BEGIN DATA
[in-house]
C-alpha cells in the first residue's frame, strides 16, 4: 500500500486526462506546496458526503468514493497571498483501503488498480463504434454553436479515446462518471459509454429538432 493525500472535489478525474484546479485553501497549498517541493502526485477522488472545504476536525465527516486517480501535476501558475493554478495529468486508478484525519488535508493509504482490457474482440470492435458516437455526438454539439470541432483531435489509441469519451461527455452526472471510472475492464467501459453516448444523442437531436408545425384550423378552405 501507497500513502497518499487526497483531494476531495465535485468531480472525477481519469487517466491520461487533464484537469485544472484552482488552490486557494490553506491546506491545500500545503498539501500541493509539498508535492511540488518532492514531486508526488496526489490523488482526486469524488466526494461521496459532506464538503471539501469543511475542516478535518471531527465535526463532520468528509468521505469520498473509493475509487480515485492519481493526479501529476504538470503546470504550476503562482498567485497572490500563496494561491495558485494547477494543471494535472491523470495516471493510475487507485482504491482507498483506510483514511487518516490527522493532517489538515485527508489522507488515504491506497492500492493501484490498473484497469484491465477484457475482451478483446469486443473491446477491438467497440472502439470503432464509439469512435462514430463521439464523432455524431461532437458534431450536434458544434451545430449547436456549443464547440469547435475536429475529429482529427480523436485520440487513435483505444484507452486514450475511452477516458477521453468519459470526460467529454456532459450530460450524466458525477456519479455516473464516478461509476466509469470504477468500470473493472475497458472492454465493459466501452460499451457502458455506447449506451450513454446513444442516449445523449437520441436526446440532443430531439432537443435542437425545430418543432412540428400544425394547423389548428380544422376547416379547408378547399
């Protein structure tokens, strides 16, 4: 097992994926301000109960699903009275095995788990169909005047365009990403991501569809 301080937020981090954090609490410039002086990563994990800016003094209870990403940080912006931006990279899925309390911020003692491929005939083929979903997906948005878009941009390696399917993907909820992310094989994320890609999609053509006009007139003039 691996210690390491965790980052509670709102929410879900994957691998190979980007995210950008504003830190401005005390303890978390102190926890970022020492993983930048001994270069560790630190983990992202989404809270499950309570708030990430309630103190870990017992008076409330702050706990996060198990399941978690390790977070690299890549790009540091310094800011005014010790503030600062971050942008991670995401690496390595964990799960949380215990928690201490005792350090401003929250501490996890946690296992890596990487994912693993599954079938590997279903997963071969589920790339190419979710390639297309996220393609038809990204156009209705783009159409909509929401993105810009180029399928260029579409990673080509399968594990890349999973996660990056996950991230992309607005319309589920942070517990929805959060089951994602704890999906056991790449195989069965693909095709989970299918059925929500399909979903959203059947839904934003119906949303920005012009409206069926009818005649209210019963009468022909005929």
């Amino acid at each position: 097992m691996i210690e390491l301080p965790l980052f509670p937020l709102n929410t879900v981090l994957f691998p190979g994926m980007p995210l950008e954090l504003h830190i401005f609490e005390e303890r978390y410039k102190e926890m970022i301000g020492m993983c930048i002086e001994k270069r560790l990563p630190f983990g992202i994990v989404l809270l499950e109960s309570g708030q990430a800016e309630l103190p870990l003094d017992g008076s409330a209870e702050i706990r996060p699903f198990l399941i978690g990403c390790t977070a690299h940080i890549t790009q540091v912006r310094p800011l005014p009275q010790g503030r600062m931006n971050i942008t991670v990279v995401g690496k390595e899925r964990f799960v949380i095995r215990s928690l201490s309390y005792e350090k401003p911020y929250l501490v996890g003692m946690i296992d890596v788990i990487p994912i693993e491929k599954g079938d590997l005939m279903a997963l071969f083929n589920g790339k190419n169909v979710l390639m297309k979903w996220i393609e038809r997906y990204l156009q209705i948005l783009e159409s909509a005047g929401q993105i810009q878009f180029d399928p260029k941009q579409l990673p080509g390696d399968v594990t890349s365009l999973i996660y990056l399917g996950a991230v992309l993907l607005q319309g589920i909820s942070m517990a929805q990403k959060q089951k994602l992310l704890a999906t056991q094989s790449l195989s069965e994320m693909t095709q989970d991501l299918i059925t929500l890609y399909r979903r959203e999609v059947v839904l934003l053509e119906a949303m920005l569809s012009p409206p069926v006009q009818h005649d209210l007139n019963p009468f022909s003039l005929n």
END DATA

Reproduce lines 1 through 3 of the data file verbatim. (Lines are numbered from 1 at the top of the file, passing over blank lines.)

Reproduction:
[in-house]
C-alpha cells in the first residue's frame, strides 16, 4: 500500500486526462506546496458526503468514493497571498483501503488498480463504434454553436479515446462518471459509454429538432 493525500472535489478525474484546479485553501497549498517541493502526485477522488472545504476536525465527516486517480501535476501558475493554478495529468486508478484525519488535508493509504482490457474482440470492435458516437455526438454539439470541432483531435489509441469519451461527455452526472471510472475492464467501459453516448444523442437531436408545425384550423378552405 501507497500513502497518499487526497483531494476531495465535485468531480472525477481519469487517466491520461487533464484537469485544472484552482488552490486557494490553506491546506491545500500545503498539501500541493509539498508535492511540488518532492514531486508526488496526489490523488482526486469524488466526494461521496459532506464538503471539501469543511475542516478535518471531527465535526463532520468528509468521505469520498473509493475509487480515485492519481493526479501529476504538470503546470504550476503562482498567485497572490500563496494561491495558485494547477494543471494535472491523470495516471493510475487507485482504491482507498483506510483514511487518516490527522493532517489538515485527508489522507488515504491506497492500492493501484490498473484497469484491465477484457475482451478483446469486443473491446477491438467497440472502439470503432464509439469512435462514430463521439464523432455524431461532437458534431450536434458544434451545430449547436456549443464547440469547435475536429475529429482529427480523436485520440487513435483505444484507452486514450475511452477516458477521453468519459470526460467529454456532459450530460450524466458525477456519479455516473464516478461509476466509469470504477468500470473493472475497458472492454465493459466501452460499451457502458455506447449506451450513454446513444442516449445523449437520441436526446440532443430531439432537443435542437425545430418543432412540428400544425394547423389548428380544422376547416379547408378547399
């Protein structure tokens, strides 16, 4: 097992994926301000109960699903009275095995788990169909005047365009990403991501569809 301080937020981090954090609490410039002086990563994990800016003094209870990403940080912006931006990279899925309390911020003692491929005939083929979903997906948005878009941009390696399917993907909820992310094989994320890609999609053509006009007139003039 691996210690390491965790980052509670709102929410879900994957691998190979980007995210950008504003830190401005005390303890978390102190926890970022020492993983930048001994270069560790630190983990992202989404809270499950309570708030990430309630103190870990017992008076409330702050706990996060198990399941978690390790977070690299890549790009540091310094800011005014010790503030600062971050942008991670995401690496390595964990799960949380215990928690201490005792350090401003929250501490996890946690296992890596990487994912693993599954079938590997279903997963071969589920790339190419979710390639297309996220393609038809990204156009209705783009159409909509929401993105810009180029399928260029579409990673080509399968594990890349999973996660990056996950991230992309607005319309589920942070517990929805959060089951994602704890999906056991790449195989069965693909095709989970299918059925929500399909979903959203059947839904934003119906949303920005012009409206069926009818005649209210019963009468022909005929």